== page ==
McBride Contemporain is delighted to present Chutes chromatiques, a duo exhibition featuring new paintings by David Blatherwick and Frédérique Ulman-Gagné. Blatherwick and Ulman-Gagné are both artists who come out of the deep tradition of lyrical abstraction, although each has compounded and rethought the basic structure of their influences and approaches by long-standing studio and exhibition experimentation. Installation approaches have often been an important part of how both of these artists have enriched their practice of abstract painting, and each has produced multiple bodies of work with different aesthetics and expressive modes. They also share another primary element of painting in common as a driving artistic force: colour. They are both powerful, exploratory colourists committed to the deployment of rich and resonant chroma in their work. Each has used colour through different pictorial strategies over the course of their careers, and the paintings chosen for this exhibition display the range and impact of their substantial abilities, clearly and boldly. Often using more intense colours in a subtle manner, and quieter hues at times as the main chromatic vehicles of a painting, these works, by both Blatherwick and Ulman-Gagné, offer something different, beautifully odd, and uniquely manifested to the viewer.
David Blatherwick’s recent paintings are developed from a source that is highly unusual, and reflects his inventive approach to finding new compositions and images for his work—figure drawing. Blatherwick draws the model from life, and when he finds a passage in a drawing that is especially formally exciting, he uses it as the basis for starting an abstract painting. From there he works in a continually open manner, layering one passage over another, and searching for the most expressive and surprising combinations of form, texture and colour. He arrives at a conclusive point via a sensitivity born of long experience. His palette too is open and improvisational in nature, always coming to grips with the individuality of each painting through and because of a unique colour identity. These new paintings are simultaneously fresh and strange, beautiful in a slightly unnerving manner, and more and more elegant the longer we look.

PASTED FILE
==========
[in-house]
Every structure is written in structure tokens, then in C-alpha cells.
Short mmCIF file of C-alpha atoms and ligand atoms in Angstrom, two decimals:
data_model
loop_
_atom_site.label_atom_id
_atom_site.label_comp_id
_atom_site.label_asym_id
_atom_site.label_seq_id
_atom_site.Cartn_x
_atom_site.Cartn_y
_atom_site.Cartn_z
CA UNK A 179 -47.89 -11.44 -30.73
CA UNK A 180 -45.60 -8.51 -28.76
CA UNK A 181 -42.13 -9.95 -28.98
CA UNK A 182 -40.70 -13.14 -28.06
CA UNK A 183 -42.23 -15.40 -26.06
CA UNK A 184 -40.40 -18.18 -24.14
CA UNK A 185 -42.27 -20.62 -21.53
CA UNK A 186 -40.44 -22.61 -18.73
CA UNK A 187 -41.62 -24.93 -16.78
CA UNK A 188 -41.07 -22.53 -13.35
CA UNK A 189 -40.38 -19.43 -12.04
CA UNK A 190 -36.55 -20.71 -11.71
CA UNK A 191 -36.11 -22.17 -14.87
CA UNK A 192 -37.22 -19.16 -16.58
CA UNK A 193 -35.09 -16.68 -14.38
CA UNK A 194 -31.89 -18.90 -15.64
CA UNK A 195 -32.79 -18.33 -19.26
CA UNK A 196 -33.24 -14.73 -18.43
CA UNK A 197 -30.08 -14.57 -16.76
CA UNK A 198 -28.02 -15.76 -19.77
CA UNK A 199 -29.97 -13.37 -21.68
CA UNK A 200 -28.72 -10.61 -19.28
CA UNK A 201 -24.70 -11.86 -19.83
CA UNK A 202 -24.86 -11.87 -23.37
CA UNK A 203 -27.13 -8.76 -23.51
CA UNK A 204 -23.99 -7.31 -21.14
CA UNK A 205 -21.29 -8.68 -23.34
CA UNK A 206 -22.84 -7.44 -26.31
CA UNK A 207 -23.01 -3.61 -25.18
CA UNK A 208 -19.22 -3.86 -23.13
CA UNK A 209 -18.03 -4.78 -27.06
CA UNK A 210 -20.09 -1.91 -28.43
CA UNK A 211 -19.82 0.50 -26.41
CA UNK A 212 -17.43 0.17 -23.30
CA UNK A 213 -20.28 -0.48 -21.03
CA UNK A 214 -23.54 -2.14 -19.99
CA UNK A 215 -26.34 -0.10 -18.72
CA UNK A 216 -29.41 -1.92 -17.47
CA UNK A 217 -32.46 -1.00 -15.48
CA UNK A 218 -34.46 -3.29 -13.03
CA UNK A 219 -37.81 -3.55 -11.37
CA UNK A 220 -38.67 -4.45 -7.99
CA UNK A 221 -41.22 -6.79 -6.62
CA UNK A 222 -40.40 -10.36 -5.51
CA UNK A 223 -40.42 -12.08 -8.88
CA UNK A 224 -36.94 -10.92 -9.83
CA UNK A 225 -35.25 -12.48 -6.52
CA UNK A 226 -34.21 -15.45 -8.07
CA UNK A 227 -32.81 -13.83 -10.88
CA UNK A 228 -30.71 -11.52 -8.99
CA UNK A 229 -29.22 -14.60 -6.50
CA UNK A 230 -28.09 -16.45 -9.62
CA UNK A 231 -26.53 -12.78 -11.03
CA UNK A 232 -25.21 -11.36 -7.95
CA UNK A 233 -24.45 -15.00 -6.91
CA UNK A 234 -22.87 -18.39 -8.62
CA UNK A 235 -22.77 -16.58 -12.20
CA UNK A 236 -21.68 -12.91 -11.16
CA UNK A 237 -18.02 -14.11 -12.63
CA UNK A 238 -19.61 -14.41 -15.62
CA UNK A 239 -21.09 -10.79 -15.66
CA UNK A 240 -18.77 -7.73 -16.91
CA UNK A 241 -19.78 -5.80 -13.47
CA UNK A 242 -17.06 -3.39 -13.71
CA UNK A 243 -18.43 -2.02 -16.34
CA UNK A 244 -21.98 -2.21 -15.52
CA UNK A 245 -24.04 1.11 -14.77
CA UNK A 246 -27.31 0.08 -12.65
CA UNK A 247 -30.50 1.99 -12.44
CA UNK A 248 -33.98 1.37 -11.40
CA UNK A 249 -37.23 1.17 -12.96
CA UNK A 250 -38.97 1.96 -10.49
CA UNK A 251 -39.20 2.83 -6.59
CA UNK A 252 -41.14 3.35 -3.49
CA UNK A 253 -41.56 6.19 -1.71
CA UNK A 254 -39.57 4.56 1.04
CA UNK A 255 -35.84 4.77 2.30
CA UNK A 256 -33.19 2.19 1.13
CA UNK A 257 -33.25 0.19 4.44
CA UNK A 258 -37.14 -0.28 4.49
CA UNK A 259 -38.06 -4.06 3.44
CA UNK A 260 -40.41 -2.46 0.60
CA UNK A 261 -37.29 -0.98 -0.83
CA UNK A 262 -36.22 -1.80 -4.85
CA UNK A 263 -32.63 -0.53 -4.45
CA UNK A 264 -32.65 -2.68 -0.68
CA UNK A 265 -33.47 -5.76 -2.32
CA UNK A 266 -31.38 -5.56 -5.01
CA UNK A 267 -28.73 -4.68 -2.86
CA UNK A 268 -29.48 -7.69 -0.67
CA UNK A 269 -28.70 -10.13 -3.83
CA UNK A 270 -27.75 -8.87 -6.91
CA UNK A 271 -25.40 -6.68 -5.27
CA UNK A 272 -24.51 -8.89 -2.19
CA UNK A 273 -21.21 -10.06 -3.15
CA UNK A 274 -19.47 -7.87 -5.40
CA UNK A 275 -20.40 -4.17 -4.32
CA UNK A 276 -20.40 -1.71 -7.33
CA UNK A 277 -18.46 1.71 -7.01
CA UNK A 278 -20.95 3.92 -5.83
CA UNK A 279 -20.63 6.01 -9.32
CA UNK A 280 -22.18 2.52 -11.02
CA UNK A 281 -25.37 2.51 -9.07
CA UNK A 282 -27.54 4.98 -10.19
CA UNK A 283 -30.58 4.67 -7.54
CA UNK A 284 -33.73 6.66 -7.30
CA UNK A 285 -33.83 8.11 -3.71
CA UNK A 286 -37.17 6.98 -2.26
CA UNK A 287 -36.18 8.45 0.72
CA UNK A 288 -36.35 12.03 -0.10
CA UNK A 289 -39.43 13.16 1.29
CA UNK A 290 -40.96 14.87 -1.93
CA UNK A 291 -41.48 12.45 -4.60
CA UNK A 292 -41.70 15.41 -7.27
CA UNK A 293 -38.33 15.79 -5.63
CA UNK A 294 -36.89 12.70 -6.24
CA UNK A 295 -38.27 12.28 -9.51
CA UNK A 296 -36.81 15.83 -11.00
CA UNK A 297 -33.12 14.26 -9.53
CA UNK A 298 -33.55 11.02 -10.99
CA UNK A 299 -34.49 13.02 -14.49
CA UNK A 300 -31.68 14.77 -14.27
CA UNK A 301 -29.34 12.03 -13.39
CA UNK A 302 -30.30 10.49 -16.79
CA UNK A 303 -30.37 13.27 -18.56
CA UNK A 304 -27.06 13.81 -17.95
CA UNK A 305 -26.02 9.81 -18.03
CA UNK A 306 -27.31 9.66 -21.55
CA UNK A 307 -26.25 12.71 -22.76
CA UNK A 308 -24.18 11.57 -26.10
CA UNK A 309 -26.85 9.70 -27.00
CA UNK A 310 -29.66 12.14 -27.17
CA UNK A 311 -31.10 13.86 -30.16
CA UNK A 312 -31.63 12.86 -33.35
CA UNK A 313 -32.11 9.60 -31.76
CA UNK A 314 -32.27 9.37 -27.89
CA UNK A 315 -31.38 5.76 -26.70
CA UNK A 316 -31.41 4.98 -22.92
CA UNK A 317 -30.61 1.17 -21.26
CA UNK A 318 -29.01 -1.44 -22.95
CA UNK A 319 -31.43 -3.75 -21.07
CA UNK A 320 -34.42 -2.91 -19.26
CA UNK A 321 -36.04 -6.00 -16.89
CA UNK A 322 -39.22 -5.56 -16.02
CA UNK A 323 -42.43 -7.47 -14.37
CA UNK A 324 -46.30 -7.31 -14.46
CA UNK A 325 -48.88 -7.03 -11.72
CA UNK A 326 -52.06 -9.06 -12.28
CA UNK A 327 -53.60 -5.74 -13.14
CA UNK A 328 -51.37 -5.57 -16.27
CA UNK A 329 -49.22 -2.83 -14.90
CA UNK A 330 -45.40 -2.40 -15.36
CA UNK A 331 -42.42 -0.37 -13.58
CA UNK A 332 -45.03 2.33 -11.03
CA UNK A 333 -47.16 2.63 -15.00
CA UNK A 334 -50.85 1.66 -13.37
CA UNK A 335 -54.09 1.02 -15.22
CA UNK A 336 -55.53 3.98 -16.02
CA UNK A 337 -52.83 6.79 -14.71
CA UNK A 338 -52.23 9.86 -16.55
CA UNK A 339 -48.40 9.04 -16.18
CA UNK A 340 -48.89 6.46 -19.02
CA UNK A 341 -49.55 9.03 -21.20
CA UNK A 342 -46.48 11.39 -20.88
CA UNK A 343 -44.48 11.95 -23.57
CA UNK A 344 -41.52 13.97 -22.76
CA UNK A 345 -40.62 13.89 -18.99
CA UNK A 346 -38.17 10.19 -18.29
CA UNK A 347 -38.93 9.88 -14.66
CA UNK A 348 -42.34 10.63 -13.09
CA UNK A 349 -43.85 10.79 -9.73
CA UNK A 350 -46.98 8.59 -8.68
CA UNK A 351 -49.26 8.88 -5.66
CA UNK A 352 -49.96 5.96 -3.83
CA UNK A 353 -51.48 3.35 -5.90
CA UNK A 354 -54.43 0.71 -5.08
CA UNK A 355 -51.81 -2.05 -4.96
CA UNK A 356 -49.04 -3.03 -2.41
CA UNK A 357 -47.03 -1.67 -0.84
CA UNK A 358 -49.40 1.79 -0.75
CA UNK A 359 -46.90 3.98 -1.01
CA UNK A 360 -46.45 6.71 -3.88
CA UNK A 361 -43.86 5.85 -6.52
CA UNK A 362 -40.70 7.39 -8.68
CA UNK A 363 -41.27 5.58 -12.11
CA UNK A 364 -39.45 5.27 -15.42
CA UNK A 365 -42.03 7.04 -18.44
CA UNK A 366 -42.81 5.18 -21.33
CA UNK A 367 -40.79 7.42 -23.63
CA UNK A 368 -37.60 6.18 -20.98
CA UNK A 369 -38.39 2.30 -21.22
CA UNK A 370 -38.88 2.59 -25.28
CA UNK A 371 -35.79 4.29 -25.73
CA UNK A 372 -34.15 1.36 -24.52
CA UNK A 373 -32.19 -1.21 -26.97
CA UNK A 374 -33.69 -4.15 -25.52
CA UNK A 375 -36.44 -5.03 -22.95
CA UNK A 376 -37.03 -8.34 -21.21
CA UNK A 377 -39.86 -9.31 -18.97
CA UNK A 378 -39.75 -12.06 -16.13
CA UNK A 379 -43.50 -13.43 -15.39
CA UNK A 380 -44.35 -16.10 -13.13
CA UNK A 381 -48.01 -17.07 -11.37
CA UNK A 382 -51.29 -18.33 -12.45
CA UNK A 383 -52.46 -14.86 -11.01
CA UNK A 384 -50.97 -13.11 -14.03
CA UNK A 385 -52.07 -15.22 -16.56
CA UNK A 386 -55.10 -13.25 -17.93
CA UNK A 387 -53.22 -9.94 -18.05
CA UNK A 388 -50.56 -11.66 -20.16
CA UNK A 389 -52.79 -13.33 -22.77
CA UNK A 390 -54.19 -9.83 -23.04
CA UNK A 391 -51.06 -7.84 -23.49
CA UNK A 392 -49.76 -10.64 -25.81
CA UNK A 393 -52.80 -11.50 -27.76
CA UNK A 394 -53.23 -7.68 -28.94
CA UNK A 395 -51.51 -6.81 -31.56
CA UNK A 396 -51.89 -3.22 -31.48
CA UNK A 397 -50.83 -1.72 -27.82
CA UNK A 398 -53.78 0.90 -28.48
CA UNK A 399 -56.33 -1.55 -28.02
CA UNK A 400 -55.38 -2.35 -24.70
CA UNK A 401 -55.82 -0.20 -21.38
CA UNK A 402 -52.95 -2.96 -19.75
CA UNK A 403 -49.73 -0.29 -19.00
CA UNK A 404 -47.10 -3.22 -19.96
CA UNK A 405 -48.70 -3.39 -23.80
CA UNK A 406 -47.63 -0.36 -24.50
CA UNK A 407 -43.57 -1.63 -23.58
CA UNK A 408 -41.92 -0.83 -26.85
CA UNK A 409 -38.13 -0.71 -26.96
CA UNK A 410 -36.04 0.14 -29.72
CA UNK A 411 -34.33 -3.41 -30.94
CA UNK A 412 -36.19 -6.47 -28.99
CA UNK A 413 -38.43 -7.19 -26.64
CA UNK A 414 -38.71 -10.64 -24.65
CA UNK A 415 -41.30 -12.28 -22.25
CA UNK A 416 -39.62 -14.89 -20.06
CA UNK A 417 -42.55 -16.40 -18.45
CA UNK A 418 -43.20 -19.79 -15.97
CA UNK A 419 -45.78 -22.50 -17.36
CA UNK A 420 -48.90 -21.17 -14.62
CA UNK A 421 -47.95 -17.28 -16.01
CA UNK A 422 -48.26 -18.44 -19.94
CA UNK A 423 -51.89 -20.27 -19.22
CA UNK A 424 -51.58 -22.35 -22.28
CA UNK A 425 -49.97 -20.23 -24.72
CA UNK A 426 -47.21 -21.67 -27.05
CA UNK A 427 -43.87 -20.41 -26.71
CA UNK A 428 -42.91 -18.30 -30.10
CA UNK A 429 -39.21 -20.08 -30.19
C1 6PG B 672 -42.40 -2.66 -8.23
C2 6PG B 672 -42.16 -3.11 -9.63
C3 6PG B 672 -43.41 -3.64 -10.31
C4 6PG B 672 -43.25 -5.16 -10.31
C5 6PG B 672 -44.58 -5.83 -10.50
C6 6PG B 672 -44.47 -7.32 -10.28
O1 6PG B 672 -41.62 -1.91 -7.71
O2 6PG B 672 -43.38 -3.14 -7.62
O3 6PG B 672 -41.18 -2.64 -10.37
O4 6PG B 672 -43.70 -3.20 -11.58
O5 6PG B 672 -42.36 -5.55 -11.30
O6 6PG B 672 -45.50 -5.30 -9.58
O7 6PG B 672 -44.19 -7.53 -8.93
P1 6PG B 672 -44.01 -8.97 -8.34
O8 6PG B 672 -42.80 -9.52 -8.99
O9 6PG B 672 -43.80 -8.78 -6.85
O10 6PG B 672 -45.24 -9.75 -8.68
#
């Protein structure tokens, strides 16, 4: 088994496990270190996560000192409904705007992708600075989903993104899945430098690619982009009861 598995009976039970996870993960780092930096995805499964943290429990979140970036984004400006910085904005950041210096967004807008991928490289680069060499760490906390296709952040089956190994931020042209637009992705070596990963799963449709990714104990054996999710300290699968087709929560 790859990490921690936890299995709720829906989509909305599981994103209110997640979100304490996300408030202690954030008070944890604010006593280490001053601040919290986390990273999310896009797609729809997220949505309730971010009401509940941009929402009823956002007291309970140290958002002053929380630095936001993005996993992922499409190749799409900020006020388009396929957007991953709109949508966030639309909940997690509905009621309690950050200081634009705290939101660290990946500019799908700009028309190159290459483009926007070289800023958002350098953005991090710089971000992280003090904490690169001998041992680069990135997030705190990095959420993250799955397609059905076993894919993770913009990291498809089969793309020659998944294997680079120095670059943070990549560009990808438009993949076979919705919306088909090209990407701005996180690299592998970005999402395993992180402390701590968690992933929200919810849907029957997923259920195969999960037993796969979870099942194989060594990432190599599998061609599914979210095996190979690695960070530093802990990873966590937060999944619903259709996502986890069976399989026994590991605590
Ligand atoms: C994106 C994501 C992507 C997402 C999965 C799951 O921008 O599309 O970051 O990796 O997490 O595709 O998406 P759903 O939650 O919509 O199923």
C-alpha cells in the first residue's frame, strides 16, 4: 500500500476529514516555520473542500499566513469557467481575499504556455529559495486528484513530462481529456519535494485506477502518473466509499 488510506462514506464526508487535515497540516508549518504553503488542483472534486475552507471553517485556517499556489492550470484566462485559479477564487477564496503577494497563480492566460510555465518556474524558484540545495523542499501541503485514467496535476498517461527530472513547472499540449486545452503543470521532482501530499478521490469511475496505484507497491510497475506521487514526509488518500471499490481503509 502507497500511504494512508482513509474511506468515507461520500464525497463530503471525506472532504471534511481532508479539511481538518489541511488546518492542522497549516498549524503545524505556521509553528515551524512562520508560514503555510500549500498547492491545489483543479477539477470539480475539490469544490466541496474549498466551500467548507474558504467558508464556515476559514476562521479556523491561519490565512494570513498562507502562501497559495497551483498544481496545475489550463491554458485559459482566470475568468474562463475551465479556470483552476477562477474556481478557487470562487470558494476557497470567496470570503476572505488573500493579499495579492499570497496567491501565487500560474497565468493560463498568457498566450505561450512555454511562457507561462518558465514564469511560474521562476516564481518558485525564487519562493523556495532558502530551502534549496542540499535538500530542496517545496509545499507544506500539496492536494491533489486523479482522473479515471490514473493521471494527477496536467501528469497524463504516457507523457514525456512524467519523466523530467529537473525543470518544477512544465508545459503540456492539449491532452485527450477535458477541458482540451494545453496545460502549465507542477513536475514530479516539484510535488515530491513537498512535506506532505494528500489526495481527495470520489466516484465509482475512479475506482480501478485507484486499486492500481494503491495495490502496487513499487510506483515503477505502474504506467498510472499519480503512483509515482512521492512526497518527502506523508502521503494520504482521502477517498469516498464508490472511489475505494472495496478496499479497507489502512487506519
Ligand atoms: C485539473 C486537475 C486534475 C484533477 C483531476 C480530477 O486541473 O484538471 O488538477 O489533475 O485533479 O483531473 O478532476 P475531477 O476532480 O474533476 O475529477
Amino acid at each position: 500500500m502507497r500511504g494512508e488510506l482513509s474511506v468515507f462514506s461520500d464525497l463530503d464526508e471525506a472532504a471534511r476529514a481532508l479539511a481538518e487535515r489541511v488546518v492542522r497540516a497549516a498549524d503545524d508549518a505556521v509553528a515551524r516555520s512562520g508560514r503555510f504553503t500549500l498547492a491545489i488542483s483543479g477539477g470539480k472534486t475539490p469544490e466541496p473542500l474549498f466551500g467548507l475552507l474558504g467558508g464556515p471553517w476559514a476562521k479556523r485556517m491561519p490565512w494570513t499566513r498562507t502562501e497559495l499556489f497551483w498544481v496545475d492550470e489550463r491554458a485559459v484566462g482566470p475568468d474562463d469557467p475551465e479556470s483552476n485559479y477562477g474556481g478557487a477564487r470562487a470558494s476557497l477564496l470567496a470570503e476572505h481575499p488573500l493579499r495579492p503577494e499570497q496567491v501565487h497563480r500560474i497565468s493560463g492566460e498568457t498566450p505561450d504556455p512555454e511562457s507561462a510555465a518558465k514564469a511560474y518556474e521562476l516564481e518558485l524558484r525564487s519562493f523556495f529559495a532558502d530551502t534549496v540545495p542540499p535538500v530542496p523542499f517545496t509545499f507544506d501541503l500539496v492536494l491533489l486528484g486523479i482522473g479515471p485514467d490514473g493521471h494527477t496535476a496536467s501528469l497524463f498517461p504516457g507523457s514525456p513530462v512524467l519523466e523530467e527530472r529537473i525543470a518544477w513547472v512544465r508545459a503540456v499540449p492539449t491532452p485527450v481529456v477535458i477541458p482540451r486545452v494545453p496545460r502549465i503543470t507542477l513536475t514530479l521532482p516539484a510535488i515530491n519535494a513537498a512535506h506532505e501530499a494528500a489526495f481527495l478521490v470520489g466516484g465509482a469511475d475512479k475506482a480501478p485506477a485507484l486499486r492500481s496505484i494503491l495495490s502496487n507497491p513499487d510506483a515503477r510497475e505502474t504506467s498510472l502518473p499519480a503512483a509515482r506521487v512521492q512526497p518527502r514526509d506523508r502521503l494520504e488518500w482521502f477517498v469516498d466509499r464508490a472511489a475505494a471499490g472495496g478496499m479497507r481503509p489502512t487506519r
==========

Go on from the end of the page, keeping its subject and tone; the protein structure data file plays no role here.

Frédérique Ulman-Gagné’s paintings combine a direct and visually striking vocabulary of forms and rich colours with an off-kilter sense that we may be looking at a landscape, a scene, objects and possibly figures brought into existence; partially erased or concealed, and then reformed, without being able to discern any definite information or identify a subject beyond the formal properties we perceive there. She employs patterns and their disruption in equal measure, drawing us into the intrigue of looking. She allows form, space, figure, ground, foreground and background, push and pull to flow and interchange around a canvas until she arrives at a balancing point—while always including a distortion of that balance. She employs unabashedly decorative motifs, not as an ideological or stylistic overdetermination, but simply because she is able to paint them into forceful imagistic lives of their own. Her use of colour tends towards ebullience and boldness, reinforcing the luminosity of these lively canvases.